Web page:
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SDX Energy set to acquire Circle Oil’s Egypt and Morocco assets

“Circle's assets present an attractive opportunity to add material production and reserves at an attractive price,” says SDX Energy boss Paul Welch.
oil deal done
SDX has 30 days of exclusivity to finalise a deal

SDX Energy Inc (LON:SDX, CVE:SDX) revealed it has agreed to acquire the Egyptian and Moroccan assets of failed AIM firm Circle Oil.

A non-binding heads of terms agreement has been signed, and it gives SDX 30 days exclusivity to finalise a deal.

Circle Oil’s AIM quoted shares were suspended in June amid financial turmoil and its investors were warned a number of times through the second half of 2016 that there would be ‘little or no value left’ for equity holders.

Whilst Circle’s debt problems have long been publicised the group’s asset base appears to have remained attractive to Egypt based consolidator SDX Energy.

"We have made clear our firm intentions to create shareholder value by growing SDX into a profitable mid-tier E&P company,” said SDX chief executive Paul Welch.

“Circle's assets present an attractive opportunity to add material production and reserves at an attractive price.”

Welch added: “We remain excited about the near term activities from our existing portfolio, including the near term South Disouq exploration well, and look forward to keeping our shareholders appraised of all developments."

The proposed Circle Oil acquisition is subject to due diligence, SDX completing an equity funding, and other customary conditions.

SDX told investors that there can be no guarantee that the either an acquisition or equity fundraising will proceed.

Operationally, the group said it is entering into an exciting period with drilling slated at the high impact South Disouq exploration project in early 2017, and workover programmes due to further enhance the group’s existing production activities.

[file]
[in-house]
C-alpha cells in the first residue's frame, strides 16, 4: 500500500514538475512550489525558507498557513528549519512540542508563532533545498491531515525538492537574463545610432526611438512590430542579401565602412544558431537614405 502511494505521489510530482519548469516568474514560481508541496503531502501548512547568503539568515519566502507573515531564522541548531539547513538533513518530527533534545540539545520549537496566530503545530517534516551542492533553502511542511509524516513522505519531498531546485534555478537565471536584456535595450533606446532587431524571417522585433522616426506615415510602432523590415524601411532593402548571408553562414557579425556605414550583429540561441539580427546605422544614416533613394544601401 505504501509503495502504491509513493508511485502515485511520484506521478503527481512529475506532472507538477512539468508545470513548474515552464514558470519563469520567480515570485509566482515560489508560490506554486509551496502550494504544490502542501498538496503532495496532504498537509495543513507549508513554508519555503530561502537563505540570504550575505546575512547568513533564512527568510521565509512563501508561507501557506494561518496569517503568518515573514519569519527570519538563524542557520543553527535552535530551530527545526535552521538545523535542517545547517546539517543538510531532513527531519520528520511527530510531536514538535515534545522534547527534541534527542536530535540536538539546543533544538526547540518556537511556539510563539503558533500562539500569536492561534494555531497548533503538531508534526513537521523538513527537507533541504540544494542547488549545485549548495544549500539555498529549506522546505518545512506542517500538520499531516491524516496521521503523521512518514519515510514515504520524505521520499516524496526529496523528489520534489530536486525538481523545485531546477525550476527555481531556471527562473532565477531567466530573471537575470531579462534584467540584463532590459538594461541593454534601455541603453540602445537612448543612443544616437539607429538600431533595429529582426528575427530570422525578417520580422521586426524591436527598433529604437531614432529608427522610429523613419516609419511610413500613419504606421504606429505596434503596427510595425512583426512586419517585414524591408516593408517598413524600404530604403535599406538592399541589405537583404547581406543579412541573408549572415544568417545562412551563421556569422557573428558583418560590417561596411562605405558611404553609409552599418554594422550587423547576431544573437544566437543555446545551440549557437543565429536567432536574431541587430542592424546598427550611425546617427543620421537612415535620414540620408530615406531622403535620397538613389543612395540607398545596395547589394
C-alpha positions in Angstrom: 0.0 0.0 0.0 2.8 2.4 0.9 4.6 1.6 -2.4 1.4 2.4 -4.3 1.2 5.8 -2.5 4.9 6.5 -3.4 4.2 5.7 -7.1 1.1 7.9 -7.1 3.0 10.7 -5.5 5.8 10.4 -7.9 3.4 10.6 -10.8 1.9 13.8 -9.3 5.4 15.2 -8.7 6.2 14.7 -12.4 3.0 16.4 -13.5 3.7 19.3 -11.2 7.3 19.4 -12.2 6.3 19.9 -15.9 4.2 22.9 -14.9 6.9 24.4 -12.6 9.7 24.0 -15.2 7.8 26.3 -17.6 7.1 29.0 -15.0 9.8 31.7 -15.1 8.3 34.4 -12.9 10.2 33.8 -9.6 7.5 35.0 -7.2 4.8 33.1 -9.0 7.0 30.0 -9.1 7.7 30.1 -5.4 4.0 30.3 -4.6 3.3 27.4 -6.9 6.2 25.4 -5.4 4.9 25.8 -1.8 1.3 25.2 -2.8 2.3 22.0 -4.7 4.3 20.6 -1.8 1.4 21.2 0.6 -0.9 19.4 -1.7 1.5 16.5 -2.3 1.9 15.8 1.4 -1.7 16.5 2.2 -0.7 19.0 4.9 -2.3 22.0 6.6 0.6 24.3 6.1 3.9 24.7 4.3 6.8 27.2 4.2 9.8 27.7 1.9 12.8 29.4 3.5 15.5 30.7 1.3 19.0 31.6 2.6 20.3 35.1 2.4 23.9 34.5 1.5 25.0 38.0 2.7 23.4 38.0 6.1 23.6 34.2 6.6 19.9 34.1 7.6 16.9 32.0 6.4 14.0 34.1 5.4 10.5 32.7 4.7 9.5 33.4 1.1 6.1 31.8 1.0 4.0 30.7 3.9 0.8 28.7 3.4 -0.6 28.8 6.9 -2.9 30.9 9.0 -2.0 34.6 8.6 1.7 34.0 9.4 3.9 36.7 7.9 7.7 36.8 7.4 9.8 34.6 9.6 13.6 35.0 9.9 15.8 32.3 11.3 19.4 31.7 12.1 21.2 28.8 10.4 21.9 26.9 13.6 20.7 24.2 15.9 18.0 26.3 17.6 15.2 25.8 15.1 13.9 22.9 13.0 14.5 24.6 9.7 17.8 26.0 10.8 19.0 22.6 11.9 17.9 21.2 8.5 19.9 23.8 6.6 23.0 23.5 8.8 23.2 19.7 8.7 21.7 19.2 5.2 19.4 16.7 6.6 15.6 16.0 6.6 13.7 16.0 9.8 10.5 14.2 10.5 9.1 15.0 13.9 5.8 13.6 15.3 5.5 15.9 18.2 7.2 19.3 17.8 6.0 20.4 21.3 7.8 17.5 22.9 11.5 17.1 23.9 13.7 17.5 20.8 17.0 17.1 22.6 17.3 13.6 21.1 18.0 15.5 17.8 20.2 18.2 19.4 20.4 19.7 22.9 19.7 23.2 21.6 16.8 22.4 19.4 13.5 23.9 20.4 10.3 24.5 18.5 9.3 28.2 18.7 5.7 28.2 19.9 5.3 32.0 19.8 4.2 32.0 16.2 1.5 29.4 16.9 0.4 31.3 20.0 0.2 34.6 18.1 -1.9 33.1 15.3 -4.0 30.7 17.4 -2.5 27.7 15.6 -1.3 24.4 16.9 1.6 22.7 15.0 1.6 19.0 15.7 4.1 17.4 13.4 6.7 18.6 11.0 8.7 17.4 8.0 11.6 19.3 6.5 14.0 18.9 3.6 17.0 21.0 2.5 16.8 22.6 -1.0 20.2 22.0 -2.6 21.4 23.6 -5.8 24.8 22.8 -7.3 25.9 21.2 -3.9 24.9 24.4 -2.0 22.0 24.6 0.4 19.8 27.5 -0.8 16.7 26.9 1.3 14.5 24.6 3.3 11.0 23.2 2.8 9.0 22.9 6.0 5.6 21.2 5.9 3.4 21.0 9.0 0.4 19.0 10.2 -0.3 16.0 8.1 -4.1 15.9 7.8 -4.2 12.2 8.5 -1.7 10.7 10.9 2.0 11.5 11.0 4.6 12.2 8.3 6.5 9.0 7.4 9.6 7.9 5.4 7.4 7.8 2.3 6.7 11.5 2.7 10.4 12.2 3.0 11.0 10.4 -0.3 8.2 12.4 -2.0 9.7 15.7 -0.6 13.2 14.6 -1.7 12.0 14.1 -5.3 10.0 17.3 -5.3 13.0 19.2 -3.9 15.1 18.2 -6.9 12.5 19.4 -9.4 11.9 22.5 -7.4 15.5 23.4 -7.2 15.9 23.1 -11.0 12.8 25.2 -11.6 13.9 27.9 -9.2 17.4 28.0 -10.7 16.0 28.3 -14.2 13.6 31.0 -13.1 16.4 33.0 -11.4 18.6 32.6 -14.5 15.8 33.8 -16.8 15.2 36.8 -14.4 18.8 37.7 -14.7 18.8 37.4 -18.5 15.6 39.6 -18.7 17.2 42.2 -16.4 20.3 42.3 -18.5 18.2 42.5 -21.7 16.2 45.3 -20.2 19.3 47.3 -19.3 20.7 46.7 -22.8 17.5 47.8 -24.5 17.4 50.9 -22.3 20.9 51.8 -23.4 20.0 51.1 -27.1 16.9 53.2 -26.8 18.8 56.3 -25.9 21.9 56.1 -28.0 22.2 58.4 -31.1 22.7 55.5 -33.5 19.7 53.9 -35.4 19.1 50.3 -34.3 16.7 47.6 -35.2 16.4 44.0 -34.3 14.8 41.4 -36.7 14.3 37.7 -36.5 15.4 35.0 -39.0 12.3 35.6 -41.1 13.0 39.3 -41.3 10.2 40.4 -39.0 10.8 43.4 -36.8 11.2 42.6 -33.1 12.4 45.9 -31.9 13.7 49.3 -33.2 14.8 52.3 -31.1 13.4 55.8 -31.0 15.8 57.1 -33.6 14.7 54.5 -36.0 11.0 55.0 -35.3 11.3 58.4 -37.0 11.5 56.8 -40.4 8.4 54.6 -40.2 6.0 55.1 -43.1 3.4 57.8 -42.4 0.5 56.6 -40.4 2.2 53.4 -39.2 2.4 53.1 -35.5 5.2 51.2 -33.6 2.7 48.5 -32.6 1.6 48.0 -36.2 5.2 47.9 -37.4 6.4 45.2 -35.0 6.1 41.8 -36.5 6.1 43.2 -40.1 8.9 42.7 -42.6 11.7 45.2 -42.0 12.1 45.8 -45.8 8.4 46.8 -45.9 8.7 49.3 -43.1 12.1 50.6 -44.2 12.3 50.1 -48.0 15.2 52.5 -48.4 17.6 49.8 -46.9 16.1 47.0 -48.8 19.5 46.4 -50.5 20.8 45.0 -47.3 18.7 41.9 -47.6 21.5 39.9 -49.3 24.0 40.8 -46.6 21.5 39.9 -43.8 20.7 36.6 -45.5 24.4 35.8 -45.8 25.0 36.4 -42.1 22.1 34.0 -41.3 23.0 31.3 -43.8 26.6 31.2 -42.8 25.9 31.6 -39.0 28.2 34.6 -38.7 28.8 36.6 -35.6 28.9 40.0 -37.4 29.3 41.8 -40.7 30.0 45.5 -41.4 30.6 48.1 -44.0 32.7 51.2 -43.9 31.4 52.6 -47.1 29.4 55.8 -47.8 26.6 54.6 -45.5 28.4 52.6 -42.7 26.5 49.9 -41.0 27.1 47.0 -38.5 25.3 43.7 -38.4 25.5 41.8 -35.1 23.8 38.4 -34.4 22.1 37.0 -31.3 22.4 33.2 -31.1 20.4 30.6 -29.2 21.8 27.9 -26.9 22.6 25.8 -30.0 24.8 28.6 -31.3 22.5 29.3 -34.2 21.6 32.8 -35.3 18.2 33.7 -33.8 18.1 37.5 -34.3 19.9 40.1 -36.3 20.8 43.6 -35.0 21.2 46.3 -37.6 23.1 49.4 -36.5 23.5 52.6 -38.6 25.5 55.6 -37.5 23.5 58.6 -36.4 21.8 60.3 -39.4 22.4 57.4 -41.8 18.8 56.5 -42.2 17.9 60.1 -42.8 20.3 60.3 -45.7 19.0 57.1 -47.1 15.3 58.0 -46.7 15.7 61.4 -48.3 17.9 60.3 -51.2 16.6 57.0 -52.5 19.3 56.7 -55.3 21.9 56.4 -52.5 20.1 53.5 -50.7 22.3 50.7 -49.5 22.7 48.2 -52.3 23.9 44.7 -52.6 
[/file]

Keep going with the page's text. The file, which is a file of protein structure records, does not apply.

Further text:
SDX Energy may be poised for its best ever year

In November, a quarterly results statement provided further evidence that the Egypt focussed petroleum firm has weathered the worst of the storm.

Thanks to a quality asset base comprising low-cost production it has been able to keep tight grip on its operations and, crucially, being debt free kept the group away from the perils that befell Egypt peers such as Petroceltic and Circle Oil in 2016.

“We couldn’t control oil prices but we could control costs,” chief executive Paul Welch told Proactive Investors.

“We could keep costs down, at less than US$10 a barrel, and so that meant even in the low, low price environment seen in February we were still cash-flow positive at asset level.

Welch added: “We were cashflow positive, we didn’t have any debt. We were much stronger into this downturn than perhaps some other companies were.”

At the moment the financials are a bit of a distraction for investors who are more readily anticipating new of upcoming drilling in the South Disouq exploration project which is located in an exciting area of the Nile Delta.

South Disouq is located at the southern fringe of what’s known as the Abu Madi-Baltim, a trend that is already host to major gas projects – estimated to have 6.3 trillion feet of gas and a 100mln barrels of liquids.

Perhaps unsurprisingly the primary target here is gas, indeed the concession is presently estimated to contain some 1.3 trillion cubic feet of resource potential.  New seismic work, which is still being interpreted, has however unearthed an unexpected ‘blue sky’ opportunity.

This year’s 3D seismic indicates deeper exploration prospects which, significantly, could hold oil rather than gas.

It adds a new dimension to South Disouq, and is suspected to be the reason the project has suddenly got the attention of high-calibre operators that are now interested in taking a stake in the project.

SDX has 55% of South Disouq, its share of drilling costs are already carried by its partner, and according to chief executive Paul Welch a second farm-out wasn’t part of the plan – nonetheless, the names that have been enquiring causes some pause for thought.

“We’ve been approached by some very serious companies,” Welch added.

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